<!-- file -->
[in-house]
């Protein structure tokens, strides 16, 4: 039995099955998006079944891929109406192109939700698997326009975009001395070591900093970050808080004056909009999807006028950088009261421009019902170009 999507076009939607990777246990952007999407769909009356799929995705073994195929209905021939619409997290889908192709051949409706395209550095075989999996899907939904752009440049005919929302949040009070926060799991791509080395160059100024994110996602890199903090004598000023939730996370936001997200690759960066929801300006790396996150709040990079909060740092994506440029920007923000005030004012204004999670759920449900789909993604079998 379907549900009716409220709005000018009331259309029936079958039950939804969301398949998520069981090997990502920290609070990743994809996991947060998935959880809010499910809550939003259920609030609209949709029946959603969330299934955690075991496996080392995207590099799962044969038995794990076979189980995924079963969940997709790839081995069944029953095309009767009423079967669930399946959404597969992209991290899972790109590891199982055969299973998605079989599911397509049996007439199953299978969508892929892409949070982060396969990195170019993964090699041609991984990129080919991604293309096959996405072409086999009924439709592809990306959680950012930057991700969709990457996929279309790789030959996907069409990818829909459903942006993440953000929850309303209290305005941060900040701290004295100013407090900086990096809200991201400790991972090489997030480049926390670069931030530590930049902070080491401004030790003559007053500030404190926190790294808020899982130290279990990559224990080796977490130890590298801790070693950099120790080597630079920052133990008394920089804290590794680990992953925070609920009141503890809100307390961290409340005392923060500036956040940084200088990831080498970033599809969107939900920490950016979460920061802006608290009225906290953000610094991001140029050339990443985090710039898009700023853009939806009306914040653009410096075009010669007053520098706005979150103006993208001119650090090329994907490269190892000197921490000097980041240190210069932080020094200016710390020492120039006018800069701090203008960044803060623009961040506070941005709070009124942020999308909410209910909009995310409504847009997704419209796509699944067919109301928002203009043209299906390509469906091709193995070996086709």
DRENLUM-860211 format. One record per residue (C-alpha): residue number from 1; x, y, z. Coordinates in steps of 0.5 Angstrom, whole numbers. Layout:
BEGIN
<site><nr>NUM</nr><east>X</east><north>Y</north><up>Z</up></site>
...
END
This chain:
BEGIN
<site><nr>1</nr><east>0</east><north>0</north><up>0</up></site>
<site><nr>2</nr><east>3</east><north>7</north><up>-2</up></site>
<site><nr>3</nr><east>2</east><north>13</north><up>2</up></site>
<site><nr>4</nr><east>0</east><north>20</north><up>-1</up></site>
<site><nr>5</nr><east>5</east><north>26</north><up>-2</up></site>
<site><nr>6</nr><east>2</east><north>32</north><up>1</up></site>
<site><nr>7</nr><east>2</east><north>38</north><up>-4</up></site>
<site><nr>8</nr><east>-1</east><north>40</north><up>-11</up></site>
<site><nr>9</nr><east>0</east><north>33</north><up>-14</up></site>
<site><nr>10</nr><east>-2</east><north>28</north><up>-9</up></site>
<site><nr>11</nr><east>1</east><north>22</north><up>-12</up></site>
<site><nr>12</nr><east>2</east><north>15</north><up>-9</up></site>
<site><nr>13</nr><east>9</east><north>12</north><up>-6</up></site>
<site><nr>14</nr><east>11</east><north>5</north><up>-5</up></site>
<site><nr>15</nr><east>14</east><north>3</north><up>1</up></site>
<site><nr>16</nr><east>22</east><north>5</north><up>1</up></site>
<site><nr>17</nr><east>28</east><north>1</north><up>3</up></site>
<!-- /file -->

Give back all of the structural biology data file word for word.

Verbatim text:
[in-house]
């Protein structure tokens, strides 16, 4: 039995099955998006079944891929109406192109939700698997326009975009001395070591900093970050808080004056909009999807006028950088009261421009019902170009 999507076009939607990777246990952007999407769909009356799929995705073994195929209905021939619409997290889908192709051949409706395209550095075989999996899907939904752009440049005919929302949040009070926060799991791509080395160059100024994110996602890199903090004598000023939730996370936001997200690759960066929801300006790396996150709040990079909060740092994506440029920007923000005030004012204004999670759920449900789909993604079998 379907549900009716409220709005000018009331259309029936079958039950939804969301398949998520069981090997990502920290609070990743994809996991947060998935959880809010499910809550939003259920609030609209949709029946959603969330299934955690075991496996080392995207590099799962044969038995794990076979189980995924079963969940997709790839081995069944029953095309009767009423079967669930399946959404597969992209991290899972790109590891199982055969299973998605079989599911397509049996007439199953299978969508892929892409949070982060396969990195170019993964090699041609991984990129080919991604293309096959996405072409086999009924439709592809990306959680950012930057991700969709990457996929279309790789030959996907069409990818829909459903942006993440953000929850309303209290305005941060900040701290004295100013407090900086990096809200991201400790991972090489997030480049926390670069931030530590930049902070080491401004030790003559007053500030404190926190790294808020899982130290279990990559224990080796977490130890590298801790070693950099120790080597630079920052133990008394920089804290590794680990992953925070609920009141503890809100307390961290409340005392923060500036956040940084200088990831080498970033599809969107939900920490950016979460920061802006608290009225906290953000610094991001140029050339990443985090710039898009700023853009939806009306914040653009410096075009010669007053520098706005979150103006993208001119650090090329994907490269190892000197921490000097980041240190210069932080020094200016710390020492120039006018800069701090203008960044803060623009961040506070941005709070009124942020999308909410209910909009995310409504847009997704419209796509699944067919109301928002203009043209299906390509469906091709193995070996086709």
DRENLUM-860211 format. One record per residue (C-alpha): residue number from 1; x, y, z. Coordinates in steps of 0.5 Angstrom, whole numbers. Layout:
BEGIN
<site><nr>NUM</nr><east>X</east><north>Y</north><up>Z</up></site>
...
END
This chain:
BEGIN
<site><nr>1</nr><east>0</east><north>0</north><up>0</up></site>
<site><nr>2</nr><east>3</east><north>7</north><up>-2</up></site>
<site><nr>3</nr><east>2</east><north>13</north><up>2</up></site>
<site><nr>4</nr><east>0</east><north>20</north><up>-1</up></site>
<site><nr>5</nr><east>5</east><north>26</north><up>-2</up></site>
<site><nr>6</nr><east>2</east><north>32</north><up>1</up></site>
<site><nr>7</nr><east>2</east><north>38</north><up>-4</up></site>
<site><nr>8</nr><east>-1</east><north>40</north><up>-11</up></site>
<site><nr>9</nr><east>0</east><north>33</north><up>-14</up></site>
<site><nr>10</nr><east>-2</east><north>28</north><up>-9</up></site>
<site><nr>11</nr><east>1</east><north>22</north><up>-12</up></site>
<site><nr>12</nr><east>2</east><north>15</north><up>-9</up></site>
<site><nr>13</nr><east>9</east><north>12</north><up>-6</up></site>
<site><nr>14</nr><east>11</east><north>5</north><up>-5</up></site>
<site><nr>15</nr><east>14</east><north>3</north><up>1</up></site>
<site><nr>16</nr><east>22</east><north>5</north><up>1</up></site>
<site><nr>17</nr><east>28</east><north>1</north><up>3</up></site>